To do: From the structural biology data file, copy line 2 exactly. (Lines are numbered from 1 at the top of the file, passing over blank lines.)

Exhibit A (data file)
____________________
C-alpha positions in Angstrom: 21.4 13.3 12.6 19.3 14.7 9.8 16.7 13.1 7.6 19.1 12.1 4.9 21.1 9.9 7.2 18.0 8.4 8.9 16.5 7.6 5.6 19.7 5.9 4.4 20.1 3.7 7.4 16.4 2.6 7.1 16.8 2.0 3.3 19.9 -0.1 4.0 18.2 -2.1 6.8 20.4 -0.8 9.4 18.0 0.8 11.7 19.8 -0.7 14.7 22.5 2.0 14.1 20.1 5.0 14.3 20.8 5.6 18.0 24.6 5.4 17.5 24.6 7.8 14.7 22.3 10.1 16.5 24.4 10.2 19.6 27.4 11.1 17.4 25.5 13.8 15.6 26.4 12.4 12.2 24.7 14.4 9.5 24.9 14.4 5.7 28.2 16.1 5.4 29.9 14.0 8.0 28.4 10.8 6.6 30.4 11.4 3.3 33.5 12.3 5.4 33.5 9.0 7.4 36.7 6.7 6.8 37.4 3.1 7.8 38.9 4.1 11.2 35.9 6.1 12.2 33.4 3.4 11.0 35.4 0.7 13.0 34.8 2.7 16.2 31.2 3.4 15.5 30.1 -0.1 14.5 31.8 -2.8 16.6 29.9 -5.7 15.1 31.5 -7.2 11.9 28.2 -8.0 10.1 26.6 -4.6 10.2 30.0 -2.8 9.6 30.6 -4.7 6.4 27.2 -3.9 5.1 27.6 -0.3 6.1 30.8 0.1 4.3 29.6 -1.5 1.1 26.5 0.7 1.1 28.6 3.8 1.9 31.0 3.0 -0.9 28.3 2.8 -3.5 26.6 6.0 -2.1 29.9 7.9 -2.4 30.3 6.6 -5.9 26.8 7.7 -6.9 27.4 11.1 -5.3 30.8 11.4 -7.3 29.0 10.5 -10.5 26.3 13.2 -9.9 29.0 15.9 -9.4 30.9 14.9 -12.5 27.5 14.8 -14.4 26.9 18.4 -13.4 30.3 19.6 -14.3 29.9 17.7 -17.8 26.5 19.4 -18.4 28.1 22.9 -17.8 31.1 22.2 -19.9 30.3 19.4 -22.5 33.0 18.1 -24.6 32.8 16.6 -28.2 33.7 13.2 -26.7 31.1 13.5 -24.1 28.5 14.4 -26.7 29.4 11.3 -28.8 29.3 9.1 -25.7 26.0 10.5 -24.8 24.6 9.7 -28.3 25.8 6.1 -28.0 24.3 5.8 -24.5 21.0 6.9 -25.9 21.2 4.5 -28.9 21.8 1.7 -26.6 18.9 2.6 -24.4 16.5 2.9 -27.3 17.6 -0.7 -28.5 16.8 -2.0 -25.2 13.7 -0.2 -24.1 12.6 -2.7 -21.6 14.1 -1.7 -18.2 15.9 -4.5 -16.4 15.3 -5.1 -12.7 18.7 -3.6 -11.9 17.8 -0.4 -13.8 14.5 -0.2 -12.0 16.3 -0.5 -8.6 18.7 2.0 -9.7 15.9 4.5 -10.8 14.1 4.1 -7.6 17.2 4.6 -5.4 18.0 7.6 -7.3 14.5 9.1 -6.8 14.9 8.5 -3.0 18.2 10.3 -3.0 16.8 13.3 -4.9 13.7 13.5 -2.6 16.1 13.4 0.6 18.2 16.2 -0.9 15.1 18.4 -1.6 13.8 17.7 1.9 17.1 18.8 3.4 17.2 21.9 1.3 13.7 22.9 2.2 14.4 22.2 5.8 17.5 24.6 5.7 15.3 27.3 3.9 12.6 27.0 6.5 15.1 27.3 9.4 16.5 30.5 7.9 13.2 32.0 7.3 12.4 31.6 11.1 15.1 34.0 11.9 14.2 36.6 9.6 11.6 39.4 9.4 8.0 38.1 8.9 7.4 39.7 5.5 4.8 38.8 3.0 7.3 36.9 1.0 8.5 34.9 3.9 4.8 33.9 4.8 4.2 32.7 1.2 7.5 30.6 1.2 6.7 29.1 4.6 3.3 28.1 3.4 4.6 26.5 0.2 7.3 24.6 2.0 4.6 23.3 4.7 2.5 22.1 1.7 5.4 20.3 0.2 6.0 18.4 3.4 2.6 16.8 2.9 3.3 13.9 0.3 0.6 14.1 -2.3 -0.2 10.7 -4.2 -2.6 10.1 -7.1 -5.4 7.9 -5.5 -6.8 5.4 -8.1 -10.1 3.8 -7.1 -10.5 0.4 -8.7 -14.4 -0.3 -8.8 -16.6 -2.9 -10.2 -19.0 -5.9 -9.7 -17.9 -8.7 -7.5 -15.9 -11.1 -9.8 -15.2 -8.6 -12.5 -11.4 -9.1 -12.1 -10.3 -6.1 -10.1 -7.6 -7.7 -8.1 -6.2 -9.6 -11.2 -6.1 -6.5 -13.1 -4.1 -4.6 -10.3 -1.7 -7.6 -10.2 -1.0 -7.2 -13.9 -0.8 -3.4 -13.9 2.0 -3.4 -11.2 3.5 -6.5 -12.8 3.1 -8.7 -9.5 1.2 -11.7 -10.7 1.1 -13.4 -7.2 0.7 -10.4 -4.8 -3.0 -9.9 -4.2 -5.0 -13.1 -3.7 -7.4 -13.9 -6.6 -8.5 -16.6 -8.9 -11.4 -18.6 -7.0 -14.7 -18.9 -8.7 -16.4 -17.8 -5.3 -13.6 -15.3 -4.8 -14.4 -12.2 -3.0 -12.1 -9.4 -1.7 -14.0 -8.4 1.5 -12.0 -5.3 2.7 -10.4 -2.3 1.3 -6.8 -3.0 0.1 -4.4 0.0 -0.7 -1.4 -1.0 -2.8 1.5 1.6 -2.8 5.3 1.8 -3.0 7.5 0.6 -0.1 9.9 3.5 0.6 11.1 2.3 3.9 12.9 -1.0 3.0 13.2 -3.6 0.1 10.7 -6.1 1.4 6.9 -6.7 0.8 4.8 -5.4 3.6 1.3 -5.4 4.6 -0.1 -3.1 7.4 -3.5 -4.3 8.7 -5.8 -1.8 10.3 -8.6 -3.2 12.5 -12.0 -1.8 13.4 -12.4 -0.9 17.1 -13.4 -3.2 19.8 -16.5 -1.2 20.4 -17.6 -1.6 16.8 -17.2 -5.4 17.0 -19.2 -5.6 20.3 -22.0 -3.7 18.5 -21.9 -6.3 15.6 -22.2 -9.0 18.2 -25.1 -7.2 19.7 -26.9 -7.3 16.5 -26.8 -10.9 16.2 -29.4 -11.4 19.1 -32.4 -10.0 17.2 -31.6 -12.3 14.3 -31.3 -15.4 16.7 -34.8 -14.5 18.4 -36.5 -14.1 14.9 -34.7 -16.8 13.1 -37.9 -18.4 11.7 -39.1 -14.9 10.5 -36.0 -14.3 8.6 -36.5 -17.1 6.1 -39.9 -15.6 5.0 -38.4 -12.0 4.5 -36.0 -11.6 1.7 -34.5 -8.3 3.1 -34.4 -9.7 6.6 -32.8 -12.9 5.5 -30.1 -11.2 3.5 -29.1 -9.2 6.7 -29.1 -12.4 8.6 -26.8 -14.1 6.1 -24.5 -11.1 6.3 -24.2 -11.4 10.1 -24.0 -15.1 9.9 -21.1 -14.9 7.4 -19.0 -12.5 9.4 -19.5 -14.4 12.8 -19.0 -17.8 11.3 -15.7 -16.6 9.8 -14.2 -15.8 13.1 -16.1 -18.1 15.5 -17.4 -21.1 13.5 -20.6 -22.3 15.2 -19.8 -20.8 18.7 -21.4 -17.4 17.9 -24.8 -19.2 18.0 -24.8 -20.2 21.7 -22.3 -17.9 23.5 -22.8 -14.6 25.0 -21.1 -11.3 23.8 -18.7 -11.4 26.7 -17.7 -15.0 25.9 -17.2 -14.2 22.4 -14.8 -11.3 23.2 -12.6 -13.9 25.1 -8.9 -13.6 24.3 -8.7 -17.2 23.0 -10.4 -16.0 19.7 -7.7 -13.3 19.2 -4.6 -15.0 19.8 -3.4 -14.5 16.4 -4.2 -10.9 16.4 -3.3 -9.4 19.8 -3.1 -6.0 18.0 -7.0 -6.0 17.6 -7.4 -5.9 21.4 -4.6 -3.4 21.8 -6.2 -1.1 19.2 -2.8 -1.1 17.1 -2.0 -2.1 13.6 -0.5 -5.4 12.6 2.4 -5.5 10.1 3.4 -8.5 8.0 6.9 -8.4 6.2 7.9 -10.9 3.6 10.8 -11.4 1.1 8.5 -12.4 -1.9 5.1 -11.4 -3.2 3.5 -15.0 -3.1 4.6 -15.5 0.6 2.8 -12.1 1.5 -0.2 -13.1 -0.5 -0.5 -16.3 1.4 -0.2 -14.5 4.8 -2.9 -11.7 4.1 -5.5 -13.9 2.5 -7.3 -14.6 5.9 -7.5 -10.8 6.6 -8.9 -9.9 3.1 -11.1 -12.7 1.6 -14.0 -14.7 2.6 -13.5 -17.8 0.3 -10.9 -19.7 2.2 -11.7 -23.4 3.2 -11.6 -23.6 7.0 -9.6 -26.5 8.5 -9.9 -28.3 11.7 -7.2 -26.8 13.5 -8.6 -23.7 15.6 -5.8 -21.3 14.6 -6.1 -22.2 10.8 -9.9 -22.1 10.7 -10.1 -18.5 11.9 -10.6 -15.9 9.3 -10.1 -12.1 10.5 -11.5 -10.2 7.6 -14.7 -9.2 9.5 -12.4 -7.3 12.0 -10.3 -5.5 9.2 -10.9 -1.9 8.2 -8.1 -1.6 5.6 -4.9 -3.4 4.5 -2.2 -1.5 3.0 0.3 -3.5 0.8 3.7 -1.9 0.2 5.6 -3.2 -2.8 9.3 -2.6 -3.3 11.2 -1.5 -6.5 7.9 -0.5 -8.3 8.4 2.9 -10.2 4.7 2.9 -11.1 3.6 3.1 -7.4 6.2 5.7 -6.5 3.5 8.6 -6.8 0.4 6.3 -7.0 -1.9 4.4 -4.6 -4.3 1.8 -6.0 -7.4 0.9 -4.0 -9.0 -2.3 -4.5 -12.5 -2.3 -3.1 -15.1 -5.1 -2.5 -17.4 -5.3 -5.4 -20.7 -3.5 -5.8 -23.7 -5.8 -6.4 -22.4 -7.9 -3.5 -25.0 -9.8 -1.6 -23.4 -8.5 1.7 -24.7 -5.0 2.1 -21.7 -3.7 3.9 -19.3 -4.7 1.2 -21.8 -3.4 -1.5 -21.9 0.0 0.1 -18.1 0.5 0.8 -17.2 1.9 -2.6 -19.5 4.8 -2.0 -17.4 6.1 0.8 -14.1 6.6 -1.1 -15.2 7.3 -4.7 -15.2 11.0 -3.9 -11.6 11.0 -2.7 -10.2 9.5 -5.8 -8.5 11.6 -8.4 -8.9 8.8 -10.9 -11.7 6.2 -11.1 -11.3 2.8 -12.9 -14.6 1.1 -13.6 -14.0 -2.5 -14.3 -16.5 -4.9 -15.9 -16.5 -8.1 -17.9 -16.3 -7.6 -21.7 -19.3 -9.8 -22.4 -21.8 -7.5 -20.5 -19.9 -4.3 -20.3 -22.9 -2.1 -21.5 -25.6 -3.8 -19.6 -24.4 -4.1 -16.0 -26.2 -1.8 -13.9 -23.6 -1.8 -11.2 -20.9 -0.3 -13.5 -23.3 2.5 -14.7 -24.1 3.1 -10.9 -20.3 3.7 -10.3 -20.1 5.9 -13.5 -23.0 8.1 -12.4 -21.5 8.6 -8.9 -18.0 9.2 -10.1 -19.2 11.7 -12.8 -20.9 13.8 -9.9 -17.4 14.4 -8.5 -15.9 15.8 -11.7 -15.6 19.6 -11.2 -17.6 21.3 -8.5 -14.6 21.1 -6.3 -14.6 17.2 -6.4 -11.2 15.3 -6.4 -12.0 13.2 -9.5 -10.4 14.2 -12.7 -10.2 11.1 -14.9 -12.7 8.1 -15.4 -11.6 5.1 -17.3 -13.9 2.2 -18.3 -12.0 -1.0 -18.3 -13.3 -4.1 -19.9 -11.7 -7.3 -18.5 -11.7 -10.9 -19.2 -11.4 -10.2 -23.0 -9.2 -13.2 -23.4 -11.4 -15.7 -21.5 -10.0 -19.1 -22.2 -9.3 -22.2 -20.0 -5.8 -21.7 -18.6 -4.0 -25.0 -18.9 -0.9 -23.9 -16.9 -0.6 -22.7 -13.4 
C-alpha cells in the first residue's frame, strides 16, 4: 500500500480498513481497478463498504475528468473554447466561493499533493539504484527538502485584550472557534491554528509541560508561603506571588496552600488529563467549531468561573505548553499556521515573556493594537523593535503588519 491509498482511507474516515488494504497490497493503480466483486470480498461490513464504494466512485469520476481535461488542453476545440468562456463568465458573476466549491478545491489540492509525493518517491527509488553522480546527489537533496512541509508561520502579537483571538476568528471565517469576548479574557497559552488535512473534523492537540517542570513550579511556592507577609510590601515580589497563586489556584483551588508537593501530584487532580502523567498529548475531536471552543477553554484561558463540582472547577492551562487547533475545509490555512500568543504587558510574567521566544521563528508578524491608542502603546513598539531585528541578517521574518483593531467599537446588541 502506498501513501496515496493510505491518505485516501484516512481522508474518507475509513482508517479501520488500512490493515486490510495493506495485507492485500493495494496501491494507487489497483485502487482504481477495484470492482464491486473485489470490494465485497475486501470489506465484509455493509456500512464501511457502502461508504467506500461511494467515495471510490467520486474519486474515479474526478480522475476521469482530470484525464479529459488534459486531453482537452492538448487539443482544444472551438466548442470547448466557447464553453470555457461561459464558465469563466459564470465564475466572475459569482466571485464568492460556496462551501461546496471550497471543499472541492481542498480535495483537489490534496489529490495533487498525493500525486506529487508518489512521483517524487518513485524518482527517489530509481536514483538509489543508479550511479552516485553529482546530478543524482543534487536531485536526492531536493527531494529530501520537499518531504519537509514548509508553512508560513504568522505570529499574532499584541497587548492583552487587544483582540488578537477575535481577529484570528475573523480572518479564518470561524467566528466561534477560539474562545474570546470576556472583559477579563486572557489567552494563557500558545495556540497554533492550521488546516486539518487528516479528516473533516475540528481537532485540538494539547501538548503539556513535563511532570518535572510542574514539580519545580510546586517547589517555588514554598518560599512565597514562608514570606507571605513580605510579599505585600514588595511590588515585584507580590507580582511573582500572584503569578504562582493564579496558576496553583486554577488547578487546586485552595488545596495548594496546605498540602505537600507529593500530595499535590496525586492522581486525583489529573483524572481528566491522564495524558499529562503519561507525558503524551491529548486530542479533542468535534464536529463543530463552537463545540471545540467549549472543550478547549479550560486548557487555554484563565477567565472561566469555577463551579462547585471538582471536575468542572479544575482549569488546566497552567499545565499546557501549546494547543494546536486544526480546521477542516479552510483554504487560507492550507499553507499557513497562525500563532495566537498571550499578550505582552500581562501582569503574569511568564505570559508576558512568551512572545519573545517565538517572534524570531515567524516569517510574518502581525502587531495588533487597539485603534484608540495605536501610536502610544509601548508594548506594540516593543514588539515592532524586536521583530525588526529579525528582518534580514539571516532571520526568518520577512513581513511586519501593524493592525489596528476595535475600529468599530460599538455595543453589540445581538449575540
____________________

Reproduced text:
C-alpha cells in the first residue's frame, strides 16, 4: 500500500480498513481497478463498504475528468473554447466561493499533493539504484527538502485584550472557534491554528509541560508561603506571588496552600488529563467549531468561573505548553499556521515573556493594537523593535503588519 491509498482511507474516515488494504497490497493503480466483486470480498461490513464504494466512485469520476481535461488542453476545440468562456463568465458573476466549491478545491489540492509525493518517491527509488553522480546527489537533496512541509508561520502579537483571538476568528471565517469576548479574557497559552488535512473534523492537540517542570513550579511556592507577609510590601515580589497563586489556584483551588508537593501530584487532580502523567498529548475531536471552543477553554484561558463540582472547577492551562487547533475545509490555512500568543504587558510574567521566544521563528508578524491608542502603546513598539531585528541578517521574518483593531467599537446588541 502506498501513501496515496493510505491518505485516501484516512481522508474518507475509513482508517479501520488500512490493515486490510495493506495485507492485500493495494496501491494507487489497483485502487482504481477495484470492482464491486473485489470490494465485497475486501470489506465484509455493509456500512464501511457502502461508504467506500461511494467515495471510490467520486474519486474515479474526478480522475476521469482530470484525464479529459488534459486531453482537452492538448487539443482544444472551438466548442470547448466557447464553453470555457461561459464558465469563466459564470465564475466572475459569482466571485464568492460556496462551501461546496471550497471543499472541492481542498480535495483537489490534496489529490495533487498525493500525486506529487508518489512521483517524487518513485524518482527517489530509481536514483538509489543508479550511479552516485553529482546530478543524482543534487536531485536526492531536493527531494529530501520537499518531504519537509514548509508553512508560513504568522505570529499574532499584541497587548492583552487587544483582540488578537477575535481577529484570528475573523480572518479564518470561524467566528466561534477560539474562545474570546470576556472583559477579563486572557489567552494563557500558545495556540497554533492550521488546516486539518487528516479528516473533516475540528481537532485540538494539547501538548503539556513535563511532570518535572510542574514539580519545580510546586517547589517555588514554598518560599512565597514562608514570606507571605513580605510579599505585600514588595511590588515585584507580590507580582511573582500572584503569578504562582493564579496558576496553583486554577488547578487546586485552595488545596495548594496546605498540602505537600507529593500530595499535590496525586492522581486525583489529573483524572481528566491522564495524558499529562503519561507525558503524551491529548486530542479533542468535534464536529463543530463552537463545540471545540467549549472543550478547549479550560486548557487555554484563565477567565472561566469555577463551579462547585471538582471536575468542572479544575482549569488546566497552567499545565499546557501549546494547543494546536486544526480546521477542516479552510483554504487560507492550507499553507499557513497562525500563532495566537498571550499578550505582552500581562501582569503574569511568564505570559508576558512568551512572545519573545517565538517572534524570531515567524516569517510574518502581525502587531495588533487597539485603534484608540495605536501610536502610544509601548508594548506594540516593543514588539515592532524586536521583530525588526529579525528582518534580514539571516532571520526568518520577512513581513511586519501593524493592525489596528476595535475600529468599530460599538455595543453589540445581538449575540